Skip to Content
Uncategorized

Icy Flight

When American Eagle flight 4184 crashed near Roselawn, IN, in 1994, having accumulated a fatal amount of ice on its wings, aeronautics engineer Michael Bragg set out to make sure such accidents didn’t happen again. Bragg and his team at the University of Illinois at Urbana-Champaign have since developed a smart icing system that does more than just alert the pilot when ice accumulates on the plane, as current instruments do. Sensors characterize how the ice buildup on the wings or tail is affecting the plane’s aerodynamics. If onboard heaters can’t melt away all the ice, Bragg’s system will tell the pilot how to compensate to maintain control and stability. The system consists of neural-network-based software that collects information from the sensors and translates the data into particular actions. Eventually, Bragg says, the technology will be able to automatically adjust the plane’s speed or wing-flap position. Bragg’s team recently conducted computer simulations and is preparing to flight test the system this winter.

Keep Reading

Most Popular

Geoffrey Hinton tells us why he’s now scared of the tech he helped build

“I have suddenly switched my views on whether these things are going to be more intelligent than us.”

ChatGPT is going to change education, not destroy it

The narrative around cheating students doesn’t tell the whole story. Meet the teachers who think generative AI could actually make learning better.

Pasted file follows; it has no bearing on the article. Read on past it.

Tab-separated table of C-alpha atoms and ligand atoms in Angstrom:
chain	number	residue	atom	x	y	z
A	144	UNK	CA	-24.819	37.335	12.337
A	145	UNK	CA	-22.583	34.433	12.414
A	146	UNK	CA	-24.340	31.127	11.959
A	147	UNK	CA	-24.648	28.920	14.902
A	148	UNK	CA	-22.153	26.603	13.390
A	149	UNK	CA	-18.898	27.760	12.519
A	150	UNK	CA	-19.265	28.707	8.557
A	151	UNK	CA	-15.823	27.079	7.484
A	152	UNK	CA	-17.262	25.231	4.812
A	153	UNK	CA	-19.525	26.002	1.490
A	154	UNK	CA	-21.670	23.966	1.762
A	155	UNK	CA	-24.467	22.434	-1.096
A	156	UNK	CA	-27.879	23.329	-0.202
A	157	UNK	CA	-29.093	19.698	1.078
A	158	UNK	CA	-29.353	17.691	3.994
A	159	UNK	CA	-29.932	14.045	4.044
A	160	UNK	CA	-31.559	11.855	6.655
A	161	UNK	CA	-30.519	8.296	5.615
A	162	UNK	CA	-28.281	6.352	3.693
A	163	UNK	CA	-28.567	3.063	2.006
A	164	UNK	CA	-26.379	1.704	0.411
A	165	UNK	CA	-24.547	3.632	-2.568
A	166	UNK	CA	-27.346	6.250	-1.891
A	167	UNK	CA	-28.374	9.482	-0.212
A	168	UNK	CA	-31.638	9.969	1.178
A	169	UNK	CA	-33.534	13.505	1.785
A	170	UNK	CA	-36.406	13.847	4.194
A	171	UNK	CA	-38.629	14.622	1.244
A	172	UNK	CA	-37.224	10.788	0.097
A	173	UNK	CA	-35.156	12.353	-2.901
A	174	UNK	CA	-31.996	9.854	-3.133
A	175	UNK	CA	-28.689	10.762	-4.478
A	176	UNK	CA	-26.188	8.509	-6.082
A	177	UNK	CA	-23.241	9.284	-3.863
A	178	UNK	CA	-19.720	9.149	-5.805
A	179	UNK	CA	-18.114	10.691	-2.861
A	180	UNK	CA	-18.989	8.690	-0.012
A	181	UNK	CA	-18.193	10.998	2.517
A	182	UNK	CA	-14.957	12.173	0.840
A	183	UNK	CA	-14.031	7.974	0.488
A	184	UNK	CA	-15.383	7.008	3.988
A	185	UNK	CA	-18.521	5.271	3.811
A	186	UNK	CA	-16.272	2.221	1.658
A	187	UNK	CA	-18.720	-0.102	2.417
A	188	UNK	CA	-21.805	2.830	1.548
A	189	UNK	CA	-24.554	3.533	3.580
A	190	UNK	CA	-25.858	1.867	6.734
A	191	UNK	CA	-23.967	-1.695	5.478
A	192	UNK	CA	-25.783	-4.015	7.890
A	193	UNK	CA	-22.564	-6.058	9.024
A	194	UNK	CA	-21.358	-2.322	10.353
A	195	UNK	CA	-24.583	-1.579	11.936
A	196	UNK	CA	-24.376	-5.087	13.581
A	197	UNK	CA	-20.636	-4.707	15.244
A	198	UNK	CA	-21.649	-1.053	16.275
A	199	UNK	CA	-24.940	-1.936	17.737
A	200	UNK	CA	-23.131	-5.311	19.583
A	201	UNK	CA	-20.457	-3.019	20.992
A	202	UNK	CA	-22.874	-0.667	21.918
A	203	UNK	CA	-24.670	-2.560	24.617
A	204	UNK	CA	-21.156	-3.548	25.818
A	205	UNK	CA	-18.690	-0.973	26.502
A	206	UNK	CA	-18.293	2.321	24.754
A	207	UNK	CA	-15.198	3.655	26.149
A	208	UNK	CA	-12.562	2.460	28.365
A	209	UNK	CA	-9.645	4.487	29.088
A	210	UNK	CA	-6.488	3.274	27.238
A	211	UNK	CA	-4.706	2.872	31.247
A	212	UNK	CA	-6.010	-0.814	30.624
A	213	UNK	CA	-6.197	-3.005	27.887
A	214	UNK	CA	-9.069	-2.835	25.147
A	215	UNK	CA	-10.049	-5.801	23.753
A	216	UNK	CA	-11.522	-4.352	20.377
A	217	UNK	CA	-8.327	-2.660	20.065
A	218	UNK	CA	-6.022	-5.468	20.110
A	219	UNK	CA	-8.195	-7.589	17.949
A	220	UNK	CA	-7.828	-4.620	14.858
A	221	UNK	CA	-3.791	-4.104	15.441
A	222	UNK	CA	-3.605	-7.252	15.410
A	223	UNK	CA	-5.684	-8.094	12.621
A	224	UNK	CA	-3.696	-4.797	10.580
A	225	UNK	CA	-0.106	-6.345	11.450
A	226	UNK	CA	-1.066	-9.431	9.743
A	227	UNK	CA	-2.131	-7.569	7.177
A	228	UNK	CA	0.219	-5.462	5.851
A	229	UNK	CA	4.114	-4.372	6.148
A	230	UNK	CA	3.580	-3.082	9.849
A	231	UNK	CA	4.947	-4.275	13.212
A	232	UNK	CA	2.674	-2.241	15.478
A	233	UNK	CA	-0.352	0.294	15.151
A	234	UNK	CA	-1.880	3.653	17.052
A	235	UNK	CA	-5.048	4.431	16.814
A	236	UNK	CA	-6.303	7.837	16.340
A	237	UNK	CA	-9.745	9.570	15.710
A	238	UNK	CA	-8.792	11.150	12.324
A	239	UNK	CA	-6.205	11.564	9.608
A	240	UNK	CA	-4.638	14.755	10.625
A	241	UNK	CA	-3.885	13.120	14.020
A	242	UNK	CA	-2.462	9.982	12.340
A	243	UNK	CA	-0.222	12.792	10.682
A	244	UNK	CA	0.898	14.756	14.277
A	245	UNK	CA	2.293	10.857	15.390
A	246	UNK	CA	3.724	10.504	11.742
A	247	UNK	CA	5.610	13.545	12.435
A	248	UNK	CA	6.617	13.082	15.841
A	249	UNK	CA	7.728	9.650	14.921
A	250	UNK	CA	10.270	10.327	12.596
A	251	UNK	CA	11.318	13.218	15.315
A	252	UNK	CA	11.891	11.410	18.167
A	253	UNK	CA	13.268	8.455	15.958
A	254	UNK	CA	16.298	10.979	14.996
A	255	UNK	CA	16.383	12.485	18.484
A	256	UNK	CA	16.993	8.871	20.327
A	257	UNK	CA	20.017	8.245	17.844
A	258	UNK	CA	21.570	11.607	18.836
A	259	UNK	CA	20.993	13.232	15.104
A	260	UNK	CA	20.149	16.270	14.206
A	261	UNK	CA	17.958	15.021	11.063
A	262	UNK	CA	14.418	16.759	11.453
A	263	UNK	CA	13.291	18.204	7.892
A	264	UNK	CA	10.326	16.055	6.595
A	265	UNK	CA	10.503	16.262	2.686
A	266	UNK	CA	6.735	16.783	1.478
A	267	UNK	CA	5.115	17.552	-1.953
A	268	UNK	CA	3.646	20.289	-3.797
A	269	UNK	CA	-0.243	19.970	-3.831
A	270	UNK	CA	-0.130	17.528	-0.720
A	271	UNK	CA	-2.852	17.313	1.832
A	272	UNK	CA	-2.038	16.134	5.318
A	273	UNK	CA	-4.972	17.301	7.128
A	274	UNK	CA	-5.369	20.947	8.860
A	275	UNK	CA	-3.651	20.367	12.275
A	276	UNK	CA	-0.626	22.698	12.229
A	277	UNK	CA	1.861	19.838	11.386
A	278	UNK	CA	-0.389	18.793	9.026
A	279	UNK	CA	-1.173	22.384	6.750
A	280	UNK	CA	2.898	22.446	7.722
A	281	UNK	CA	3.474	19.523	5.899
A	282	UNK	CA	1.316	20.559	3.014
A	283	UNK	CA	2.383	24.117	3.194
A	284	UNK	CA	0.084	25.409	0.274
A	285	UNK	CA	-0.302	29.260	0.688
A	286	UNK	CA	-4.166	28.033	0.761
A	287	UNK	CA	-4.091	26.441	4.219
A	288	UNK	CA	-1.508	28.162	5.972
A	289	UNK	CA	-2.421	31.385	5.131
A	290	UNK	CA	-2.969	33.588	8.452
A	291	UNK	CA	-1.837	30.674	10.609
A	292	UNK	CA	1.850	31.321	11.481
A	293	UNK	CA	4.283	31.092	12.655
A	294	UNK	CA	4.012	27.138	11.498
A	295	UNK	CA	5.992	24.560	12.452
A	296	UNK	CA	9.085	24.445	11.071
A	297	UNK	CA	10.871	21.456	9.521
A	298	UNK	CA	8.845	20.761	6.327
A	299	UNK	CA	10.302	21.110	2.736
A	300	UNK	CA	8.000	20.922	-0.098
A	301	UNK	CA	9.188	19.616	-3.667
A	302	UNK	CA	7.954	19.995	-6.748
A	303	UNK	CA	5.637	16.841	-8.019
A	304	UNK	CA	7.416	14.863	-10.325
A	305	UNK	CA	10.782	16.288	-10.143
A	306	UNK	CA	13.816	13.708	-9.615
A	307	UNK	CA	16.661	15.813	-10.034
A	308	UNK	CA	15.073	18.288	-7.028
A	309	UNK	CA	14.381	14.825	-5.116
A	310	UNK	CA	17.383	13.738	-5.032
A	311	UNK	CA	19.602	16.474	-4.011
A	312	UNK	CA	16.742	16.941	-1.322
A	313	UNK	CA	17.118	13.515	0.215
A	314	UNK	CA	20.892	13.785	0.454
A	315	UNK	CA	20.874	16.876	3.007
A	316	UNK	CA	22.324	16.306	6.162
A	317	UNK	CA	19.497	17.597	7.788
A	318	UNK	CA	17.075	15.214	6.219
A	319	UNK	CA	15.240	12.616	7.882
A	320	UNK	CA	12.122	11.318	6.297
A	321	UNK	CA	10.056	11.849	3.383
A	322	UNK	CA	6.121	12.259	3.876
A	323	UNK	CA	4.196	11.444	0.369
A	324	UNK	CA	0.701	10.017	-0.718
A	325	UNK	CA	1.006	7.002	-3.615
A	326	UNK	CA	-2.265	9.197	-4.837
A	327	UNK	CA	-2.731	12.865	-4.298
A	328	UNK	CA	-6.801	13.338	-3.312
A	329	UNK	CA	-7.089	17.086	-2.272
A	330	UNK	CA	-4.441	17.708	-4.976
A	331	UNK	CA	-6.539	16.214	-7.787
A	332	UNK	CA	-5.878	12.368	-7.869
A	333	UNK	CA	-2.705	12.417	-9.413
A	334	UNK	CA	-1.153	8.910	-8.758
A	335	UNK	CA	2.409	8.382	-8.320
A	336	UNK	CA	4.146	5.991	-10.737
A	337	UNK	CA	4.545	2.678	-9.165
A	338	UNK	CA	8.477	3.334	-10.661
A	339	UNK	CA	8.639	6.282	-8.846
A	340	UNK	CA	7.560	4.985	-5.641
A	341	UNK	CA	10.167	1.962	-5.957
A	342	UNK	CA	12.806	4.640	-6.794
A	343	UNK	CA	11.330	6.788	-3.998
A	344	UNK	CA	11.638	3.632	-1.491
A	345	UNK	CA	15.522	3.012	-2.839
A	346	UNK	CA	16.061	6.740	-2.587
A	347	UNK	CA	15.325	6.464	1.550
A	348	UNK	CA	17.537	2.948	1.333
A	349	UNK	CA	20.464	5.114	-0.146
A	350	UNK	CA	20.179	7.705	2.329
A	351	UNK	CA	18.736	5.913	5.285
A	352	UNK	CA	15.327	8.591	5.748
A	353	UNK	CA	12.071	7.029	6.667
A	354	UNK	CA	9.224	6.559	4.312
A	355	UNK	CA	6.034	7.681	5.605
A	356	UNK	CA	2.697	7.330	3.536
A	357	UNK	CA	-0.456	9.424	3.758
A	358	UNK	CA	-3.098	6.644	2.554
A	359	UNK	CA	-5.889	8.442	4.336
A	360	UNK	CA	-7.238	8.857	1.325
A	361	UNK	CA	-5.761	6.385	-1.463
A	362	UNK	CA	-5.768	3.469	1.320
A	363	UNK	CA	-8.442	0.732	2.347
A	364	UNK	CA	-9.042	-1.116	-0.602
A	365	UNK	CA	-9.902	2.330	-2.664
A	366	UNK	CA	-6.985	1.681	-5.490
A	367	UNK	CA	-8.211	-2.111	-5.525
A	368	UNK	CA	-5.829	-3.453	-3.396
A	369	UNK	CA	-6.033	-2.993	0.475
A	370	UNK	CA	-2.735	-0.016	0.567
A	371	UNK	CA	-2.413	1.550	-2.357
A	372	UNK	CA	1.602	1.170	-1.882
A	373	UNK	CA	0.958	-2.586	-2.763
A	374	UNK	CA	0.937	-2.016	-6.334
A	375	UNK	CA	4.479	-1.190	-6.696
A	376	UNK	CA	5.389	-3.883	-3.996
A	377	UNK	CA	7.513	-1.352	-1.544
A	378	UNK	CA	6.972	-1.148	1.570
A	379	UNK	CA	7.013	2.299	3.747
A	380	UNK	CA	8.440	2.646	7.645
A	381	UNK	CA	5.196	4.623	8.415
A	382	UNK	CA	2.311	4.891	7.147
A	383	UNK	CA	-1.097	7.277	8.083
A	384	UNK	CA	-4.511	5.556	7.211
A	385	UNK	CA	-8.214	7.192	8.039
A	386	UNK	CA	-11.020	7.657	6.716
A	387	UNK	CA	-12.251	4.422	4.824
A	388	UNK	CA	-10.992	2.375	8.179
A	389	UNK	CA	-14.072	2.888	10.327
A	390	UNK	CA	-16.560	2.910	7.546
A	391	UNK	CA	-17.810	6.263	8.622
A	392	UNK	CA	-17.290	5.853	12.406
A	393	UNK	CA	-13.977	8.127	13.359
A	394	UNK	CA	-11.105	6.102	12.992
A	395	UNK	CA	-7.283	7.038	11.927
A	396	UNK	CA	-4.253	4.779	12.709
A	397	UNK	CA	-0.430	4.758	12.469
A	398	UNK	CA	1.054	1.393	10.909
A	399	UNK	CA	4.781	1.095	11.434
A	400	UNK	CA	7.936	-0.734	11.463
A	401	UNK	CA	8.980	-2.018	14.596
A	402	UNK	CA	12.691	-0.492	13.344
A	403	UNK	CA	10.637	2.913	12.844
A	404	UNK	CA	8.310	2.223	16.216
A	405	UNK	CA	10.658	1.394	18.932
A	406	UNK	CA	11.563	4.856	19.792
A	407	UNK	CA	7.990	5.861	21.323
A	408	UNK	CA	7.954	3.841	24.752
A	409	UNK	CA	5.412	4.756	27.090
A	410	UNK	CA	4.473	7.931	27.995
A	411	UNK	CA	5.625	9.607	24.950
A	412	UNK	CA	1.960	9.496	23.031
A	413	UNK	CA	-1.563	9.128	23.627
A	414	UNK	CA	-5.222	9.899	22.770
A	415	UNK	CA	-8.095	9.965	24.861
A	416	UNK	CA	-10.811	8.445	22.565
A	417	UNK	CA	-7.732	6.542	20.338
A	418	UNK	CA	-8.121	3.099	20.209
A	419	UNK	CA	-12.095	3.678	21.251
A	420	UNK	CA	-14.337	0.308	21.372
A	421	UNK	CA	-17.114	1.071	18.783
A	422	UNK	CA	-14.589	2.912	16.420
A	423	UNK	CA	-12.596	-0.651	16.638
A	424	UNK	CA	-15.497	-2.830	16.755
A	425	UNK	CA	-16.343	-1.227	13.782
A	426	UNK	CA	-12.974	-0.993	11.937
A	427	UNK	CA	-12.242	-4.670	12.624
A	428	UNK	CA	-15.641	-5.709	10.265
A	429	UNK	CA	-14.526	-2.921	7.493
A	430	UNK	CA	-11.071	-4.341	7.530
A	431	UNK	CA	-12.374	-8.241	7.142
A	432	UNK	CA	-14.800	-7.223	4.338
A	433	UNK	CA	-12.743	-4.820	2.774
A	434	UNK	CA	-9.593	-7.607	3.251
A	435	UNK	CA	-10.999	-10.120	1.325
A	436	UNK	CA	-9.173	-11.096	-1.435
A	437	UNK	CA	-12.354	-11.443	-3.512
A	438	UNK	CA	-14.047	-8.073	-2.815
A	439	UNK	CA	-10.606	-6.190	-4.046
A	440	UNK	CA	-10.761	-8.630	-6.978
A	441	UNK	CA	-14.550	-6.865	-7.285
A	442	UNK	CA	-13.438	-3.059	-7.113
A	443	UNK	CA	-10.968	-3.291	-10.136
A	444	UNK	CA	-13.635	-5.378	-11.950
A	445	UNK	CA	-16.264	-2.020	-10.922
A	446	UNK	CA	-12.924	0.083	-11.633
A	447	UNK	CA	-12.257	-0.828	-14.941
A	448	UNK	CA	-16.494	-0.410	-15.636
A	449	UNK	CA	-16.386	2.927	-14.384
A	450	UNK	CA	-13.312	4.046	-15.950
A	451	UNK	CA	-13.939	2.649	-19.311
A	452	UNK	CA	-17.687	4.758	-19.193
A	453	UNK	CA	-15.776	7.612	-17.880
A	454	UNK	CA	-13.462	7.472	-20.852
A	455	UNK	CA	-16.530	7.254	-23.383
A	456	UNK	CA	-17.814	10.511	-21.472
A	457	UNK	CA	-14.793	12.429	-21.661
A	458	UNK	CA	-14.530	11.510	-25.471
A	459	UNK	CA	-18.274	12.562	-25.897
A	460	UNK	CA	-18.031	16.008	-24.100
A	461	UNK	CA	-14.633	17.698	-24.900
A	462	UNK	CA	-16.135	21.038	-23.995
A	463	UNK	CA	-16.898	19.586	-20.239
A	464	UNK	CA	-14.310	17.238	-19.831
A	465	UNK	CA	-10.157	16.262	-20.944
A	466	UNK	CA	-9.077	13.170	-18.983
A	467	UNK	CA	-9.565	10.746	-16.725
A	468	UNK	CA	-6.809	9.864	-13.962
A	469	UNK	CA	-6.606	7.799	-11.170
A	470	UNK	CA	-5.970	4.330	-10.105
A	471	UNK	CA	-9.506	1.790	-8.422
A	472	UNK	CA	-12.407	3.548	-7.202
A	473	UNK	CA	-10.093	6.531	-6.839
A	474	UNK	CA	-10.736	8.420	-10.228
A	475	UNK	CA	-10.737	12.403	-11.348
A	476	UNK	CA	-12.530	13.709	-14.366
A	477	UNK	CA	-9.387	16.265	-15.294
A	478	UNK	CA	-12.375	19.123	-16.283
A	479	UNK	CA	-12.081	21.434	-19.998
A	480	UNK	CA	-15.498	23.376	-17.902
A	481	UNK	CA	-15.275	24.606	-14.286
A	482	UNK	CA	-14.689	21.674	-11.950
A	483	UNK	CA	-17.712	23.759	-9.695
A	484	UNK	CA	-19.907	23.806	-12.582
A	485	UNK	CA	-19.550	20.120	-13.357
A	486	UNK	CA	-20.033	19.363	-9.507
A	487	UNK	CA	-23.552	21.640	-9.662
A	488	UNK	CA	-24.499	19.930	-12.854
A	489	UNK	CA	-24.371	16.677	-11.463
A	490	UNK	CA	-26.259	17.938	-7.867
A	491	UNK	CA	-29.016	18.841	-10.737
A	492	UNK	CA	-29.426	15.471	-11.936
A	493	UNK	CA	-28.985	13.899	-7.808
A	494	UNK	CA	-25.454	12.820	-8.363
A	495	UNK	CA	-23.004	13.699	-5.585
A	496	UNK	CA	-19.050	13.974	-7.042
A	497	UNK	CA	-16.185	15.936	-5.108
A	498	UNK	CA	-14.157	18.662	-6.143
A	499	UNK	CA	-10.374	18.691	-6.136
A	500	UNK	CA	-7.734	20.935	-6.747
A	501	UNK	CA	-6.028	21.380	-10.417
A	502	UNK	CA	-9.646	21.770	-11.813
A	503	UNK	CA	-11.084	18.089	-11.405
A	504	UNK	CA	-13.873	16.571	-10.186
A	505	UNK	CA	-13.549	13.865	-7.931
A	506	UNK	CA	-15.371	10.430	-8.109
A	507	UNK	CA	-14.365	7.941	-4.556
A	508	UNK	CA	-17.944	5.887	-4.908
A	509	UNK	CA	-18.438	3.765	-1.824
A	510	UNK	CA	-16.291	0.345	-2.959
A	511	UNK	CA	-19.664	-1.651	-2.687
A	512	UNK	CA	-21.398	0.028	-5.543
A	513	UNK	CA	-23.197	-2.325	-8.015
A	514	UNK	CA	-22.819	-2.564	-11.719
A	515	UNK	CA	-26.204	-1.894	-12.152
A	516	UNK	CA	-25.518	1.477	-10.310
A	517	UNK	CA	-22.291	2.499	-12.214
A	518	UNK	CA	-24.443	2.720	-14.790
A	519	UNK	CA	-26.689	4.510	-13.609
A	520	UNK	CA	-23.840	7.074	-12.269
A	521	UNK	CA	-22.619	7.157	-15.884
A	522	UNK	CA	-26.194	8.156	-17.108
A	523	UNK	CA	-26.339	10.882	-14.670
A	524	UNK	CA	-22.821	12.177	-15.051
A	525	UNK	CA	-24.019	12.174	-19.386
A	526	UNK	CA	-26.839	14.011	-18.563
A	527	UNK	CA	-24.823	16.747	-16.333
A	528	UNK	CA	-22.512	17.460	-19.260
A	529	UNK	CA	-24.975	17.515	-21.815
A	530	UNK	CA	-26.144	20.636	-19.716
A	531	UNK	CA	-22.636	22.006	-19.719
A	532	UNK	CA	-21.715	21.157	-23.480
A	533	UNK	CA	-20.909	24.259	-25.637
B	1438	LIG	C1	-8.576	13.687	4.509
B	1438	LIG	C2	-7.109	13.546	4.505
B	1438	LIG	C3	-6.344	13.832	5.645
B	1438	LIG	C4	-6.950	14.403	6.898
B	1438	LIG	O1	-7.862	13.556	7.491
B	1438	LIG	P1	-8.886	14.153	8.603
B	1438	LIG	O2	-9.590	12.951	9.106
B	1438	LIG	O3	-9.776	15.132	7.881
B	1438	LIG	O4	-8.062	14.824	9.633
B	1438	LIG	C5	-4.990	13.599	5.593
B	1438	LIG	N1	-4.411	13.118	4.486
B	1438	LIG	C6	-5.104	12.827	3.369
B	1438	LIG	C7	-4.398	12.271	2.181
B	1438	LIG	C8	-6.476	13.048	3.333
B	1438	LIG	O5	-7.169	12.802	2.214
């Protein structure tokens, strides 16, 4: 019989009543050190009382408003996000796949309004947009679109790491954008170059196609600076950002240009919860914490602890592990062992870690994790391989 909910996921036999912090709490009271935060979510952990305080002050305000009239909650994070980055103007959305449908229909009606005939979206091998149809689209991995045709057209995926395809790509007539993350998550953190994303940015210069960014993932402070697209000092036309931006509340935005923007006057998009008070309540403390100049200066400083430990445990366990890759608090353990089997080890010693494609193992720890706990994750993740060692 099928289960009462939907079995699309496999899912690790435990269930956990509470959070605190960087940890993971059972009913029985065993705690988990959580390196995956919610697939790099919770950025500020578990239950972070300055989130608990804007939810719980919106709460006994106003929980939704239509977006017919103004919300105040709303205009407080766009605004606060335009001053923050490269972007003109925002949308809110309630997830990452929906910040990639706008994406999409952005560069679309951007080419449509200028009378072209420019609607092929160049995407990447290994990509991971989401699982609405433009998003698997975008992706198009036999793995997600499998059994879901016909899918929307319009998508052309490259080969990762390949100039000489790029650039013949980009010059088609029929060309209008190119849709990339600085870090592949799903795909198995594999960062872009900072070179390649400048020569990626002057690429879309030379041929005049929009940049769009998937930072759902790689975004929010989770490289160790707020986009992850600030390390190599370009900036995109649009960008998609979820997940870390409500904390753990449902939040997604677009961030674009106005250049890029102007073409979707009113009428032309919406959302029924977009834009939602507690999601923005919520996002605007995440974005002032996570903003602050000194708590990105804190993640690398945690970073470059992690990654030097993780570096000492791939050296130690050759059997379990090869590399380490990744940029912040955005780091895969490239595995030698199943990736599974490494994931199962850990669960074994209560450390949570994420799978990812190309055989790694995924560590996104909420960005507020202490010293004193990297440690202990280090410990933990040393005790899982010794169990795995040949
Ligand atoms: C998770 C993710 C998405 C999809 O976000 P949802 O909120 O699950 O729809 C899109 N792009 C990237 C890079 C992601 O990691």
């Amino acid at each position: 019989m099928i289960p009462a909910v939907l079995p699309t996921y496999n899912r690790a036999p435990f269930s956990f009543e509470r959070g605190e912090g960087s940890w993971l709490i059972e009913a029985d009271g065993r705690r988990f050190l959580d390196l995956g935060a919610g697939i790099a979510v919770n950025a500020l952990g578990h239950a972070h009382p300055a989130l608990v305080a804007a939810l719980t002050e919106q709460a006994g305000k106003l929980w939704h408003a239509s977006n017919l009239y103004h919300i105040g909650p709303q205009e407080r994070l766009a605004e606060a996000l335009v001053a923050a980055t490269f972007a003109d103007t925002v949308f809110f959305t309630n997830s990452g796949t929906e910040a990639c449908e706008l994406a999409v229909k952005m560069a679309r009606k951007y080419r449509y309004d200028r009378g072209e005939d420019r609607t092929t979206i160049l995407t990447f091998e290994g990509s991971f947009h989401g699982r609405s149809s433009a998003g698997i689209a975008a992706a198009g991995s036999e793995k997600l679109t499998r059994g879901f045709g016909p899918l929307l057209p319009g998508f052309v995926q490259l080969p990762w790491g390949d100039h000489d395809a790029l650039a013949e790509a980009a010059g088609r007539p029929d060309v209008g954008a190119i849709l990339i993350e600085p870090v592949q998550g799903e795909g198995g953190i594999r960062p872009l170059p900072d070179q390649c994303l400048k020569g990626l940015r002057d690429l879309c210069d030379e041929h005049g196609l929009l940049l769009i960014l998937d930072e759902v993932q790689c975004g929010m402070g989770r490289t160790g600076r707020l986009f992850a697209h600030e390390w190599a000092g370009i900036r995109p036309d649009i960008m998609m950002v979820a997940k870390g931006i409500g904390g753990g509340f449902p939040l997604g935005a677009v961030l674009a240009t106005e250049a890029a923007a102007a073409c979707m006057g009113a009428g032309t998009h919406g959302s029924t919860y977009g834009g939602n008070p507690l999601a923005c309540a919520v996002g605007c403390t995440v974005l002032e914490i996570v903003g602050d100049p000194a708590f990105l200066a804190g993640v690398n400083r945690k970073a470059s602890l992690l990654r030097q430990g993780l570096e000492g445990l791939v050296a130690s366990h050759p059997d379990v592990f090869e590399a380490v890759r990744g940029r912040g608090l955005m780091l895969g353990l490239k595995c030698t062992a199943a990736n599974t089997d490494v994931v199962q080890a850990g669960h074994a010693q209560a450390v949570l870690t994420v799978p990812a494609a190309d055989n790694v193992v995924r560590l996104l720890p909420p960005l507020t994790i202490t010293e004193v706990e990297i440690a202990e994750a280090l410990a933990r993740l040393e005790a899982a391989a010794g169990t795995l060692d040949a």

Meet the people who use Notion to plan their whole lives

The workplace tool’s appeal extends far beyond organizing work projects. Many users find it’s just as useful for managing their free time.

Learning to code isn’t enough

Historically, learn-to-code efforts have provided opportunities for the few, but new efforts are aiming to be inclusive.

Stay connected

Illustration by Rose Wong

Get the latest updates from
MIT Technology Review

Discover special offers, top stories, upcoming events, and more.

Thank you for submitting your email!

Explore more newsletters

It looks like something went wrong.

We’re having trouble saving your preferences. Try refreshing this page and updating them one more time. If you continue to get this message, reach out to us at customer-service@technologyreview.com with a list of newsletters you’d like to receive.